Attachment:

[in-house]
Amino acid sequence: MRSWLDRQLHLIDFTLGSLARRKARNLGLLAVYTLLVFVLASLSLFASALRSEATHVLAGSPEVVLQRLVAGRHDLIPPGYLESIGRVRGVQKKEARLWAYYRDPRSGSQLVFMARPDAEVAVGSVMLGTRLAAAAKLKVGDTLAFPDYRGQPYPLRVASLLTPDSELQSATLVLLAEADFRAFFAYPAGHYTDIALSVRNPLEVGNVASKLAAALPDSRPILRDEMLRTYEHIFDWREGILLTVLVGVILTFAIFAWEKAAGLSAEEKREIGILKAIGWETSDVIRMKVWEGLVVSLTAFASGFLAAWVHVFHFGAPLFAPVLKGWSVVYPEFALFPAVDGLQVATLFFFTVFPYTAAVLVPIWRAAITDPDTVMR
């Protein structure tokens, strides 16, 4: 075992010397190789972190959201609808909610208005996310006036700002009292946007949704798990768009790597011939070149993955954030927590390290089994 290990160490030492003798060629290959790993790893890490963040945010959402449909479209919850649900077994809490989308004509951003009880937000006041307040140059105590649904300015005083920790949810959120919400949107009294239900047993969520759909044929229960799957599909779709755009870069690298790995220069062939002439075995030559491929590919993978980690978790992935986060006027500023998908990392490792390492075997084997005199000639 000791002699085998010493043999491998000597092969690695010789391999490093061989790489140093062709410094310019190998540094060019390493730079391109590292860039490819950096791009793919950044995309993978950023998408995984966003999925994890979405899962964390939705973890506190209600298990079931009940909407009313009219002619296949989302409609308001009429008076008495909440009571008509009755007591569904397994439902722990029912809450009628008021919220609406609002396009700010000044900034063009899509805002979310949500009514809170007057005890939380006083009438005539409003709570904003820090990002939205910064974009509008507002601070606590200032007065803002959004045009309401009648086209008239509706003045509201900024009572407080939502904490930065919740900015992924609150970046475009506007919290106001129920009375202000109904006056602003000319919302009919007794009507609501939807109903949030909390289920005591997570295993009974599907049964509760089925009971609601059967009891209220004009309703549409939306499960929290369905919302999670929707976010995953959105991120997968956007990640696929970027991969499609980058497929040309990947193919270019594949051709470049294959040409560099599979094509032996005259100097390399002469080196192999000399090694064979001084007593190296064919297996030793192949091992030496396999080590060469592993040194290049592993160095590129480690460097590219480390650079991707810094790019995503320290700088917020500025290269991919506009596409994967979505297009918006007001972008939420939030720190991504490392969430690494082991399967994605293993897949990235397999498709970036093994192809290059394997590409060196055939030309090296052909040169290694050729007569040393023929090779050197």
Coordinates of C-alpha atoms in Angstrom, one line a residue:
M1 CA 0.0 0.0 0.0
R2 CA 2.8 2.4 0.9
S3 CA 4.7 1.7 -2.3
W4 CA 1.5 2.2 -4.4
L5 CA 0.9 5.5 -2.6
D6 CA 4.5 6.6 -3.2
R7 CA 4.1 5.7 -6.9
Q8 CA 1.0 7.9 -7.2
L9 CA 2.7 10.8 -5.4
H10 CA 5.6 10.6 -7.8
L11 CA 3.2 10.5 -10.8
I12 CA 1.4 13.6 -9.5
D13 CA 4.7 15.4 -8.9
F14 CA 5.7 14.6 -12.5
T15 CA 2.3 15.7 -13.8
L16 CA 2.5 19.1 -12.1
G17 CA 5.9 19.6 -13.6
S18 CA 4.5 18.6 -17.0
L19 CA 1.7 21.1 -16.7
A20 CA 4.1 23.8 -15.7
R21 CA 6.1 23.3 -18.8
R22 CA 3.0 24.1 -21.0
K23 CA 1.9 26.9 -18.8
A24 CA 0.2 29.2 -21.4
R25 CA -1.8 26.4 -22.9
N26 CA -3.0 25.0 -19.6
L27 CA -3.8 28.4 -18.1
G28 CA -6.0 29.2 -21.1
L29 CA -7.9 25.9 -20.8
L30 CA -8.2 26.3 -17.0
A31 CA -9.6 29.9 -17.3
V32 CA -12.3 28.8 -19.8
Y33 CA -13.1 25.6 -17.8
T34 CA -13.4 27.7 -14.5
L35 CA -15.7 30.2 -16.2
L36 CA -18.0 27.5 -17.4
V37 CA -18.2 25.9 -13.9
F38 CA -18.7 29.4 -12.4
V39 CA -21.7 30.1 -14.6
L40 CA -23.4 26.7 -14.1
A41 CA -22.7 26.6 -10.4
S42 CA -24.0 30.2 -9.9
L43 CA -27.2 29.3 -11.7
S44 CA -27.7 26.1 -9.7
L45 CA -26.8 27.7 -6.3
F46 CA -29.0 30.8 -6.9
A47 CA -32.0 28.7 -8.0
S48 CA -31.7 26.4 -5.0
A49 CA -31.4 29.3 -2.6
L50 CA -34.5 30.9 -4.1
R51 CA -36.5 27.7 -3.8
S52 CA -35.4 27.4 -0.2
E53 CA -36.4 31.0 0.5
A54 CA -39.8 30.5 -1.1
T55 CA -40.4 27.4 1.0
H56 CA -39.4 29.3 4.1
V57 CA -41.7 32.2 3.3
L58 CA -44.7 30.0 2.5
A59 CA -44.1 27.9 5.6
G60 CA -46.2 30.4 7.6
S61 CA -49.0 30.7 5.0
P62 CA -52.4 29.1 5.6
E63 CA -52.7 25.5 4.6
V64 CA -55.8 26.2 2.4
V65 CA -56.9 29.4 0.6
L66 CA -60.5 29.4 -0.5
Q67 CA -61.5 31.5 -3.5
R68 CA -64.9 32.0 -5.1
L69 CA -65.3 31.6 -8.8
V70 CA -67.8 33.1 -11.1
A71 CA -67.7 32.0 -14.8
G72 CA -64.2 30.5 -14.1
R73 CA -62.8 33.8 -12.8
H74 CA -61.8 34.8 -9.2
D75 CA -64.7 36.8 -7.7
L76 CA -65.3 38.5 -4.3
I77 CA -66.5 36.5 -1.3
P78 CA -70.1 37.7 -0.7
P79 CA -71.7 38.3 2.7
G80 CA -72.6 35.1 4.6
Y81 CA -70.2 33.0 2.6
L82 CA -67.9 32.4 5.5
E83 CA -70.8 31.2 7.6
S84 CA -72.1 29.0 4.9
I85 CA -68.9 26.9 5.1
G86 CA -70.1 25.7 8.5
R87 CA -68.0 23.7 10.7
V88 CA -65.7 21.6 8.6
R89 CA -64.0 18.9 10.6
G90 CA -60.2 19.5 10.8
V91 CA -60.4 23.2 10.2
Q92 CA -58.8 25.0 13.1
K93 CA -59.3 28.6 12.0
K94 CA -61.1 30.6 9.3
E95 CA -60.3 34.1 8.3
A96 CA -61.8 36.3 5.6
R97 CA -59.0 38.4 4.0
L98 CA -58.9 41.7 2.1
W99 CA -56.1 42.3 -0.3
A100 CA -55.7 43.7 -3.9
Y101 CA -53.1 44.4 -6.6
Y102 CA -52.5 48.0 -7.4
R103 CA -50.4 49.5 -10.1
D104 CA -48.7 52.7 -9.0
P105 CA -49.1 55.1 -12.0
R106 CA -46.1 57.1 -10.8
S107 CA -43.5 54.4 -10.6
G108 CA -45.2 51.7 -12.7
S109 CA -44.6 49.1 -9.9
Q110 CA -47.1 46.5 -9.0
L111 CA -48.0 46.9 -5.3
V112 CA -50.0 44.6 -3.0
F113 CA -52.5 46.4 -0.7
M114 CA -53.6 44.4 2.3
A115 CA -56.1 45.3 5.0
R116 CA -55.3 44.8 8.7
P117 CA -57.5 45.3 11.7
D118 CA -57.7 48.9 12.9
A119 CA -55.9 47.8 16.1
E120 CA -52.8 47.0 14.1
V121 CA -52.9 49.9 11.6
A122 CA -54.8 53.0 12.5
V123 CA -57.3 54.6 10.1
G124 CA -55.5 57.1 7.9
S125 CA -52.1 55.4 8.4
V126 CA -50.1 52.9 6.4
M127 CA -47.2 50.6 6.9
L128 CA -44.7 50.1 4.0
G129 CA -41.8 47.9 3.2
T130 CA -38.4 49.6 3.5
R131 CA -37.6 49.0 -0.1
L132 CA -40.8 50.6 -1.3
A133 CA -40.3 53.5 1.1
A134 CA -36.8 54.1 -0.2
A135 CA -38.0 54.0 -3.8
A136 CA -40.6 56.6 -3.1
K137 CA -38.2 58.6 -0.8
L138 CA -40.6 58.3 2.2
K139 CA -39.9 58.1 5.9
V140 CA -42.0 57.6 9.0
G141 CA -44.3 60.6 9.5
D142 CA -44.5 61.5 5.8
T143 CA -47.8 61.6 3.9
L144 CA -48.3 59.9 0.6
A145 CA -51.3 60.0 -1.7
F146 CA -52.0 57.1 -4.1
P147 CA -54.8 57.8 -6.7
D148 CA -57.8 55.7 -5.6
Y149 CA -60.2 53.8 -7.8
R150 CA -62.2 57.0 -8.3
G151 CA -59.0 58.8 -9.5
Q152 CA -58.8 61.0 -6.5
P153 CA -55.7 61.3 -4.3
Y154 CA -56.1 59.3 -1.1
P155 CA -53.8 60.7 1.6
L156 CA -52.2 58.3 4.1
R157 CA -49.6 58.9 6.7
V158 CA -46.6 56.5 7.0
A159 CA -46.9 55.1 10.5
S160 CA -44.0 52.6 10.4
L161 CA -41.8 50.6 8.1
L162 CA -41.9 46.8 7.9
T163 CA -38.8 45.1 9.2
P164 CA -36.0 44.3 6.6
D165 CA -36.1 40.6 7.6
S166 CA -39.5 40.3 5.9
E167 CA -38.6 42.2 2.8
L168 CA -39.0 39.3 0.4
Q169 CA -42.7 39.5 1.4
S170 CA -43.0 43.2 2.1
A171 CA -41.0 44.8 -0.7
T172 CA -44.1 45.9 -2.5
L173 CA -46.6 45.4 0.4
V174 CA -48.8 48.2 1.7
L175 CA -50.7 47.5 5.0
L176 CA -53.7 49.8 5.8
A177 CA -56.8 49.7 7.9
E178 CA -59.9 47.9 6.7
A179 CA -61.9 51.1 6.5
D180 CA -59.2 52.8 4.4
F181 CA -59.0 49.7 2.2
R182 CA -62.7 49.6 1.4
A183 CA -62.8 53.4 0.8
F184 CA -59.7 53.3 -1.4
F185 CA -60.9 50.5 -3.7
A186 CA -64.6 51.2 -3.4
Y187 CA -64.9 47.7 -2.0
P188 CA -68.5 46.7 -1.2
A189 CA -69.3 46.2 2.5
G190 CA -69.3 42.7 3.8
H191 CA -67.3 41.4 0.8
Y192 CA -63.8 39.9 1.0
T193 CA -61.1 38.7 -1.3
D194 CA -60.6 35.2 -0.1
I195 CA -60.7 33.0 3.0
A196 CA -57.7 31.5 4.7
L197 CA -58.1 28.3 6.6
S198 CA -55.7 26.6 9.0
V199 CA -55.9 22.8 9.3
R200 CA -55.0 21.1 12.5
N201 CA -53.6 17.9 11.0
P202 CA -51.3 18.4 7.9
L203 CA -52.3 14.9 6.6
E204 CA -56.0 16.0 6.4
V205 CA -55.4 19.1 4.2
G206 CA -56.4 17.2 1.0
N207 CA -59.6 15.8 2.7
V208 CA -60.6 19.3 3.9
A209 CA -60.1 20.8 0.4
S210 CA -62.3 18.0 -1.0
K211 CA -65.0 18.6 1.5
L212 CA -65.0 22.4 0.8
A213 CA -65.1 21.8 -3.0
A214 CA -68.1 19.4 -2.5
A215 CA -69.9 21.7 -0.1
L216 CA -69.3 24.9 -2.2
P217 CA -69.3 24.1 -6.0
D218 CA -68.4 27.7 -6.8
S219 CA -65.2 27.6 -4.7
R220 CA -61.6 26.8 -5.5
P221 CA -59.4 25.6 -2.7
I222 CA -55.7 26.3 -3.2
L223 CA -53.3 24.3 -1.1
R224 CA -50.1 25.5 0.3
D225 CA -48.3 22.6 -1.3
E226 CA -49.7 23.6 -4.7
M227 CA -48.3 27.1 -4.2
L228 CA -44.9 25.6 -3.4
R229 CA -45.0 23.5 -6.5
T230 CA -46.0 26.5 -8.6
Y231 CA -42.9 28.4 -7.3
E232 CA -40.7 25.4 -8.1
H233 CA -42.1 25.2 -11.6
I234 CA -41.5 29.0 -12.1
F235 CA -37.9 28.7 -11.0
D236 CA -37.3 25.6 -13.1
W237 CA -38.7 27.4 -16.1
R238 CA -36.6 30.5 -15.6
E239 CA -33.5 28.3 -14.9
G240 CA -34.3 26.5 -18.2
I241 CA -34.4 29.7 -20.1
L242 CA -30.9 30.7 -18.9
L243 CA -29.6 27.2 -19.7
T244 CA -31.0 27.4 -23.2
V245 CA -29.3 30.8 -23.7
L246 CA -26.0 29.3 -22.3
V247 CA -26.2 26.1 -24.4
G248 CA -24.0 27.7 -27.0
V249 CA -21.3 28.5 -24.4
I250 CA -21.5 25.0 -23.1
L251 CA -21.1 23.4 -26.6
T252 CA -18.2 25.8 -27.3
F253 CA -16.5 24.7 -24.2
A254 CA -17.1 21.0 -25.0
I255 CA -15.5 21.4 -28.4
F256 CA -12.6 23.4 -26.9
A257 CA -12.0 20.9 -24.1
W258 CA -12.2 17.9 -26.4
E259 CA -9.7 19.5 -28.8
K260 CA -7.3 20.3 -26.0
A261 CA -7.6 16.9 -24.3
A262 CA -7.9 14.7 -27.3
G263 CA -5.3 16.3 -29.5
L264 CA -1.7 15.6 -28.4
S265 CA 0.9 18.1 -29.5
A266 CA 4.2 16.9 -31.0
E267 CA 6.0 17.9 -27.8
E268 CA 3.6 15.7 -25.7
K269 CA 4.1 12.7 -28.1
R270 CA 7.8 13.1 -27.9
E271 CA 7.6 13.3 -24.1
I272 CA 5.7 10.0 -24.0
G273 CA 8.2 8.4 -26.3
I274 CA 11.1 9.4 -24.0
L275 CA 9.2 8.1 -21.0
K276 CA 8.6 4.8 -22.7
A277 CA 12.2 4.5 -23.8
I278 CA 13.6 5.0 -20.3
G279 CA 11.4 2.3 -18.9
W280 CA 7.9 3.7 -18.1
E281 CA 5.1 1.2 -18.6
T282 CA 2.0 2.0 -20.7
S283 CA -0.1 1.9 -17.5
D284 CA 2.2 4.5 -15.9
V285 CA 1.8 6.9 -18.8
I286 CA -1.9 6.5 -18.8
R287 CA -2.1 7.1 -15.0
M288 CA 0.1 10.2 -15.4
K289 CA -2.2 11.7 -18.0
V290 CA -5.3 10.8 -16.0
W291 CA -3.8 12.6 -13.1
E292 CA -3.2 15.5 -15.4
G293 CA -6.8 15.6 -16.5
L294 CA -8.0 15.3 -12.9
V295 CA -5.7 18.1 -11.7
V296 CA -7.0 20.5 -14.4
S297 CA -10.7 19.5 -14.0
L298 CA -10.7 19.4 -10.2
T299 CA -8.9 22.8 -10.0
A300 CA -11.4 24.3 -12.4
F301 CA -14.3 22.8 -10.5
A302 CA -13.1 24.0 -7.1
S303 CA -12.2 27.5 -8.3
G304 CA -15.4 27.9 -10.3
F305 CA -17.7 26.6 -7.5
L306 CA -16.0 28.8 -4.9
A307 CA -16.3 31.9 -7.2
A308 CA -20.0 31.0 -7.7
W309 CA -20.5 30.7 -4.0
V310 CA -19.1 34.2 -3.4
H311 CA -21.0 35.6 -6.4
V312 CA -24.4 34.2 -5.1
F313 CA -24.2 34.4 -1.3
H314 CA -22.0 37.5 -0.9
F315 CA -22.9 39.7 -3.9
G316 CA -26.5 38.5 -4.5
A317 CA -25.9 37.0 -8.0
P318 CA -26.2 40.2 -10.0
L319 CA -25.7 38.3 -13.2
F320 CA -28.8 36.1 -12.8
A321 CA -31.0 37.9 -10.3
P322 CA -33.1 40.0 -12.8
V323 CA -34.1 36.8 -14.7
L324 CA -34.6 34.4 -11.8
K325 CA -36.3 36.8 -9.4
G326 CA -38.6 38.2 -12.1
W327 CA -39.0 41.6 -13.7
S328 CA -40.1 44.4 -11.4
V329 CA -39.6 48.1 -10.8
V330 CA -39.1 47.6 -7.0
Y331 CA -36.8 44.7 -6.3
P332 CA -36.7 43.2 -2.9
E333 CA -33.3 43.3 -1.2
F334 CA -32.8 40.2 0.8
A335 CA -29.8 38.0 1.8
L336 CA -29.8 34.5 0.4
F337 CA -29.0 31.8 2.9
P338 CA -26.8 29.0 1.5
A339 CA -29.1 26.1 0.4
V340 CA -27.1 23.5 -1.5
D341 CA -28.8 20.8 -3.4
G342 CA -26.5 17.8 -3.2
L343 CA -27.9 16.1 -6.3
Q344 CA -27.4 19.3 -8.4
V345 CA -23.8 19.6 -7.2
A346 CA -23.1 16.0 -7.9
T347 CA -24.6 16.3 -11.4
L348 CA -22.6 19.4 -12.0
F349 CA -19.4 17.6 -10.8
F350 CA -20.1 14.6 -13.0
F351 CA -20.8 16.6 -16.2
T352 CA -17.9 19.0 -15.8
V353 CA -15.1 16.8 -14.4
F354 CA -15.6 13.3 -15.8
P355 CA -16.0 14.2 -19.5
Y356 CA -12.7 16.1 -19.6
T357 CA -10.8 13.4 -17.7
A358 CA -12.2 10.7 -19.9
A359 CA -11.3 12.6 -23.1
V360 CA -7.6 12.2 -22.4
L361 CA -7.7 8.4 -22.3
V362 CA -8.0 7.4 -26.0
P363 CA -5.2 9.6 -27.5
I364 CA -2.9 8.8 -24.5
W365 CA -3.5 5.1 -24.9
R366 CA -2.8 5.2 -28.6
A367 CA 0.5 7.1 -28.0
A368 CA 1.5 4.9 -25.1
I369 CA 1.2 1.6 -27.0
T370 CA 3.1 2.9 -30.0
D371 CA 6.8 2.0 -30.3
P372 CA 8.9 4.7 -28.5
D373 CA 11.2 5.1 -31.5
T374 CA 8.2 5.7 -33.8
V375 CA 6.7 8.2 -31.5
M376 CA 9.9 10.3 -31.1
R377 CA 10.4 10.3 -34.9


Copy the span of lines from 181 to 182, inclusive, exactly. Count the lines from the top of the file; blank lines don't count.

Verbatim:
A177 CA -56.8 49.7 7.9
E178 CA -59.9 47.9 6.7